“With shiraz, you might get a juicy, blackberry taste, full of plums or other darker fruits,” Selecman said, “almost giving you a ‘wine cocktail’ taste. Its French counterpart might be a little bit more tart, with less complexity. But they are both very easy to drink, and great wines to bring to a party. If you like red wine, you'll probably like either version.”
This wine, by any name, is definitely a crowd pleaser.
Best food to pair it with: This is one of the rare red wines that pairs well with spicier foods. “It has a high fruit profile, and Indian or Thai food won’t overpower it,” Selecman said. “In fact, it will help the spice shine through in your dish.”
Consider the zinfandel to be “America's variety.” How patriotic!
“Zinfandel isn't really grown or found in too many places outside of the United States,” Selecman said. “It’s fruity, has a high amount of spice, and is pretty high in alcohol content, generally.”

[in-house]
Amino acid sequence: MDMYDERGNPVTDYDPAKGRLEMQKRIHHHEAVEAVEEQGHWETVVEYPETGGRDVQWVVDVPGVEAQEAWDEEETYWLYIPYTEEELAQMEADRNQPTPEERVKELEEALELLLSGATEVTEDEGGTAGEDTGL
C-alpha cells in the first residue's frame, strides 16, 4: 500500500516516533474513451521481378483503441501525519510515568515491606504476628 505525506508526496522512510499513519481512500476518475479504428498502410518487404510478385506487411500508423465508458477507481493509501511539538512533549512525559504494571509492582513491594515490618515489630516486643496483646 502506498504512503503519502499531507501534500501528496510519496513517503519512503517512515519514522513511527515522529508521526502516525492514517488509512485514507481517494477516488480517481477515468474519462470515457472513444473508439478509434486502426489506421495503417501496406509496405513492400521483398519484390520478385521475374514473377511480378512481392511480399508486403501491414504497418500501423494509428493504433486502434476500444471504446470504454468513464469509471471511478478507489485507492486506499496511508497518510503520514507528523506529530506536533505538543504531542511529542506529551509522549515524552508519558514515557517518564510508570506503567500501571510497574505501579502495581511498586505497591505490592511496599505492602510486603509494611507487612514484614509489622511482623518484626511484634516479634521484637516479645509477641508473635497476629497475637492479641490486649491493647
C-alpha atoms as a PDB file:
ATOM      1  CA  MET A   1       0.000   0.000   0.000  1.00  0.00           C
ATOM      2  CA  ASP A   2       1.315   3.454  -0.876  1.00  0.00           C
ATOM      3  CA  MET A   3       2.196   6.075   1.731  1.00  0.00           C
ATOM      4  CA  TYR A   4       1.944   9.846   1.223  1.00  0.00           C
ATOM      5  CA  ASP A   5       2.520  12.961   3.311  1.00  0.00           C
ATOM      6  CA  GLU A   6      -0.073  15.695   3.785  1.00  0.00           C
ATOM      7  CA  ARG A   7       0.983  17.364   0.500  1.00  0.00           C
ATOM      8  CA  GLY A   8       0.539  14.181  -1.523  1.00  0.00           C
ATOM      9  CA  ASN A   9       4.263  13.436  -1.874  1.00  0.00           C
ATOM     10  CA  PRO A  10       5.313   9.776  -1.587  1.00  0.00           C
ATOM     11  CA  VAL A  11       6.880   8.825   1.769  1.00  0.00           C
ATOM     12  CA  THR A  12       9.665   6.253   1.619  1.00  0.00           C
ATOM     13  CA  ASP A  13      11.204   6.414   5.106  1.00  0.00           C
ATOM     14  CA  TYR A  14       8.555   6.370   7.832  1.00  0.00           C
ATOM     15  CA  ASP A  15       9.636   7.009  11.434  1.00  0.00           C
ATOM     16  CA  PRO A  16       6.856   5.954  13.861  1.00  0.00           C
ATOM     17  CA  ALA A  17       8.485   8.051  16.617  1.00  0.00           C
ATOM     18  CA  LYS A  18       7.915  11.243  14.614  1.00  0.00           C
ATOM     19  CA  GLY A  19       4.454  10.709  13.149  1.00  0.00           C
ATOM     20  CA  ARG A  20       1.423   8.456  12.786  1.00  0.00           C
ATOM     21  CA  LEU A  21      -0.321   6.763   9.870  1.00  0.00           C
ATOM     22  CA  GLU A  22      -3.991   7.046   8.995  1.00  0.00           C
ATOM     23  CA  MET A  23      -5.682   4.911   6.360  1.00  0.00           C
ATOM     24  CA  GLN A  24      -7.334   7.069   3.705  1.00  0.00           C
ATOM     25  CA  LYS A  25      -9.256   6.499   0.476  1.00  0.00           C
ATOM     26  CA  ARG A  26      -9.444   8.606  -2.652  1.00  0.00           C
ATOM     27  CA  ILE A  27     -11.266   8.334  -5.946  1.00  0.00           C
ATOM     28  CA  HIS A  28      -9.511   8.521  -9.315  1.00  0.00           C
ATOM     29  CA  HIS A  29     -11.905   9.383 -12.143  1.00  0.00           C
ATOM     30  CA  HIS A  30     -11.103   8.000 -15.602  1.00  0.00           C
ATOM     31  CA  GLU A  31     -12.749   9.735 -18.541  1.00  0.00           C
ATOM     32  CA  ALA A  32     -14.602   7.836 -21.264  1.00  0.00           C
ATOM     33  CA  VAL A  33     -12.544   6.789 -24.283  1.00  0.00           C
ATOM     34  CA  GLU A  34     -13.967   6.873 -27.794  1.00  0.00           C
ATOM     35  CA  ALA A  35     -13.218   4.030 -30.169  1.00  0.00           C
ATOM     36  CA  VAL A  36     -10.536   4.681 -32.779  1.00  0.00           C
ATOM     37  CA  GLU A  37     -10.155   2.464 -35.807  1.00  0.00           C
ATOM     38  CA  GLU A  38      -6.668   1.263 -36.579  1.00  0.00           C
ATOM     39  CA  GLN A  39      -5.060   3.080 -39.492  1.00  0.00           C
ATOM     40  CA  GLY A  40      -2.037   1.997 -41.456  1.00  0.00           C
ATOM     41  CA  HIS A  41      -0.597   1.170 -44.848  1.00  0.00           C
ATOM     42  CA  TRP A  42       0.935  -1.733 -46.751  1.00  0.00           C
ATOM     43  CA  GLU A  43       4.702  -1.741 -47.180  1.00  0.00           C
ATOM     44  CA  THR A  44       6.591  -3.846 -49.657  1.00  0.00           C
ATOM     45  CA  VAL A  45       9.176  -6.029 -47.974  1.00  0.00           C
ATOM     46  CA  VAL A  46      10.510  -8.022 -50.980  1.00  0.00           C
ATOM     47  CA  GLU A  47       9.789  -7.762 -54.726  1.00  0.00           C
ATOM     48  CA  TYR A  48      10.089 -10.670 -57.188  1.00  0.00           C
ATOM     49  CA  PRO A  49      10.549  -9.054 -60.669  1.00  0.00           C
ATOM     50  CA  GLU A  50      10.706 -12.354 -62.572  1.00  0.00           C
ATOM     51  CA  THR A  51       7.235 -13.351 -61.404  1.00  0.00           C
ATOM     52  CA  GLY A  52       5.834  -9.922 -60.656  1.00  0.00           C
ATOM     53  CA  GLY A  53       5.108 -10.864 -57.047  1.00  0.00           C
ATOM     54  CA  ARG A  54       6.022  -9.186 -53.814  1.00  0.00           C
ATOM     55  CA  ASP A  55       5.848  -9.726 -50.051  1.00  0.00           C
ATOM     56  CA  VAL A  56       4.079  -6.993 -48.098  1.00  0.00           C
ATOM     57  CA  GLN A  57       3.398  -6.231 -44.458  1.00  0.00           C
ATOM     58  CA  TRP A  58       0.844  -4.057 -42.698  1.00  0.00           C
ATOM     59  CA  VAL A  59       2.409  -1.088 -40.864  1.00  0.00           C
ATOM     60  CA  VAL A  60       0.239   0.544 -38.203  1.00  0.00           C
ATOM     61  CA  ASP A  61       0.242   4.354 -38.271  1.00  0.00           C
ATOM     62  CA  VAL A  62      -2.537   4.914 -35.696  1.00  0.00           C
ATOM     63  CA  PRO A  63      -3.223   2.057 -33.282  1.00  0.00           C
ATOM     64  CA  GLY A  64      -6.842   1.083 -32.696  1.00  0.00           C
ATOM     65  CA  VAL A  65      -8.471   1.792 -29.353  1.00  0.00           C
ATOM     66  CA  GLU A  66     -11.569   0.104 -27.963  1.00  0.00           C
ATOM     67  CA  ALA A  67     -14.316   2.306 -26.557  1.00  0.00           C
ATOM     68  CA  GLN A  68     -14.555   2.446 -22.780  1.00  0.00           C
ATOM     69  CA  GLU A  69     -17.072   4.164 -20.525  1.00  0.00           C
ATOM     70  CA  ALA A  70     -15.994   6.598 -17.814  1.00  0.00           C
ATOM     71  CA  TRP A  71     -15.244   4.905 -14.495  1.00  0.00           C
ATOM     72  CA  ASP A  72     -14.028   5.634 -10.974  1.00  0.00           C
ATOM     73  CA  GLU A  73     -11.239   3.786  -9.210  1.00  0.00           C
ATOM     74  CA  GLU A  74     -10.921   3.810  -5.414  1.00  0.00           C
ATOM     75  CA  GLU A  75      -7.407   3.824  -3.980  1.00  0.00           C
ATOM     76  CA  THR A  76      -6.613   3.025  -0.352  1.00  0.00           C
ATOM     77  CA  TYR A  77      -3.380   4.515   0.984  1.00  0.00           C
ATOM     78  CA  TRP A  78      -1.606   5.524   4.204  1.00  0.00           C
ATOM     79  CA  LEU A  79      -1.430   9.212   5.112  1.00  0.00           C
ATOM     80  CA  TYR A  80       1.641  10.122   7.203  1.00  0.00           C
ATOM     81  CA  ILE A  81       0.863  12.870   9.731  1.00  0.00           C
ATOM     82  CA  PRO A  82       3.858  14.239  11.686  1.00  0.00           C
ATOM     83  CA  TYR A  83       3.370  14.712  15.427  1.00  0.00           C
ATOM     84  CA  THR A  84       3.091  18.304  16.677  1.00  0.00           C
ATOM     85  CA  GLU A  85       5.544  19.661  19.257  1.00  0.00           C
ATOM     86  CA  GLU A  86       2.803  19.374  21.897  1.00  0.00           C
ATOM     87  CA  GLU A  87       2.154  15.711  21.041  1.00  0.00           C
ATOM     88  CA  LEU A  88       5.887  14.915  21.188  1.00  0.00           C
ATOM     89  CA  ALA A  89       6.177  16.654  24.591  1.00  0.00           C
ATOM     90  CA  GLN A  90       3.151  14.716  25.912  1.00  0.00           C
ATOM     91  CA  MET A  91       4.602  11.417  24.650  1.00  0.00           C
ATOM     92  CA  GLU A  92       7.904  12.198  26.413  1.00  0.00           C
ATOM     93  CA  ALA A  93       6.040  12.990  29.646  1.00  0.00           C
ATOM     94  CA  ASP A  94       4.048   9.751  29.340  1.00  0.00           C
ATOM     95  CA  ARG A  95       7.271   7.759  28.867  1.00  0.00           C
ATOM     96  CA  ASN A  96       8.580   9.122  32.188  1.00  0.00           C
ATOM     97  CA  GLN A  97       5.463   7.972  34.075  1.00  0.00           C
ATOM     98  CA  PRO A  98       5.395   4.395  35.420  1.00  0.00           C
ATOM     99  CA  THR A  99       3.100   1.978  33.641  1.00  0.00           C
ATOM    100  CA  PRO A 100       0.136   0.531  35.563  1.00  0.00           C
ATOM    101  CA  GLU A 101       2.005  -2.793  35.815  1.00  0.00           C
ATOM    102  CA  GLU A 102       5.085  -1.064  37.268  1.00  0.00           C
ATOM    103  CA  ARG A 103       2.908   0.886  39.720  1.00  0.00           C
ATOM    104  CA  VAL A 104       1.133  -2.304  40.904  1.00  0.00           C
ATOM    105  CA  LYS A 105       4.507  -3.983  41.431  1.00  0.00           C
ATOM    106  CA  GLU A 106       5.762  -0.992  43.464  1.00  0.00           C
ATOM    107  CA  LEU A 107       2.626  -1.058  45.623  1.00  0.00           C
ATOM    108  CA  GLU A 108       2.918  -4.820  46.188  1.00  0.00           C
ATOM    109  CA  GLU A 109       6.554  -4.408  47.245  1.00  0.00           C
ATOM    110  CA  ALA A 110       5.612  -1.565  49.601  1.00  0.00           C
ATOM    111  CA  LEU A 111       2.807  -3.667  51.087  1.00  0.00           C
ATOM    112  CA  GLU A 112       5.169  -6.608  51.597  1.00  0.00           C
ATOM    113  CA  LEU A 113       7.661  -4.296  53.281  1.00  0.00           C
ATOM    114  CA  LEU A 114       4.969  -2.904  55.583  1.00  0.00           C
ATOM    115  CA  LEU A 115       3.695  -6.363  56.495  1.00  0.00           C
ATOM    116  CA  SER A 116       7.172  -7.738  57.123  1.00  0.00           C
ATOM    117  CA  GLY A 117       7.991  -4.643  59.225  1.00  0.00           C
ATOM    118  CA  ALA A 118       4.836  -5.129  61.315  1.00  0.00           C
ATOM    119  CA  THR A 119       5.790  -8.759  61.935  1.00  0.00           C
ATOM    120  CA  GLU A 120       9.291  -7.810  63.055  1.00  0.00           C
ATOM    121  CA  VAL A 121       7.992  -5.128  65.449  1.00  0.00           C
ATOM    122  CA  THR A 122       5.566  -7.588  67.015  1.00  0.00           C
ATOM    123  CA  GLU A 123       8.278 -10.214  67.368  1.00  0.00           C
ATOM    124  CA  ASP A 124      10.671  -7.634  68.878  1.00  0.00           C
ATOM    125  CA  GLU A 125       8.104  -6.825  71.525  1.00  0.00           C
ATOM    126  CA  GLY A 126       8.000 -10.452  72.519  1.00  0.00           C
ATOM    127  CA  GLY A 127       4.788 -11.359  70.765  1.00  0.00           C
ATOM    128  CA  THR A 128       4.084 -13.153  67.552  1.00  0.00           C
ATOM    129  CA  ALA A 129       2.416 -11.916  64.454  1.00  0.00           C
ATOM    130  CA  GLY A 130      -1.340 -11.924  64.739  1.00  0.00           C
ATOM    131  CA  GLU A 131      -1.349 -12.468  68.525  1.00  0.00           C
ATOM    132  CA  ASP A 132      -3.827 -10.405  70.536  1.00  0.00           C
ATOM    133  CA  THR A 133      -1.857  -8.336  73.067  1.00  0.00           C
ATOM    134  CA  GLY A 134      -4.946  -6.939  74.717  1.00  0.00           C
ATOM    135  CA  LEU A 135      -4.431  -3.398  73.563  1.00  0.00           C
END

Many zinfandels have a cherry or strawberry-leaning juicy fruitiness. It’s lower in tannins, with a fuller, smoky body— making it easy to drink, while maintaining some complexity.
Best food to pair it with: The unique flavor profile of the wine makes it an ideal counterpart to pizza, cheese lasagna, and other foods with tart sauces and cheese. But since it’s so quintessentially American, try it with grilled cheese.
If zinfandel is America’s wine, sangiovese is most certainly Italy’s.
“This is the most planted red variety in Italy, and Italian wine in general is much more tart, lighter in body, and more acidic than most of these other styles,” Selecman said. “It’s dry, savory, and astringent. Because it can be a little harsh, this is a wine that's better enjoyed with food, than on its own.”
Luckily, Italy is known to have quite a few dishes worth trying, so that isn’t really a problem.
Best food to pair it with: “Aside from most Italian foods, gamey meats go outstanding with sangiovese. The wine helps bring out some sweetness in meat, venison, and duck. And of course, it goes exceptionally with tomatoes, vinaigrette, and balsamic sauces and dressings. Some wines can taste kind of flat with these stronger flavors, but anything with an acidic component can blend well with sangiovese.”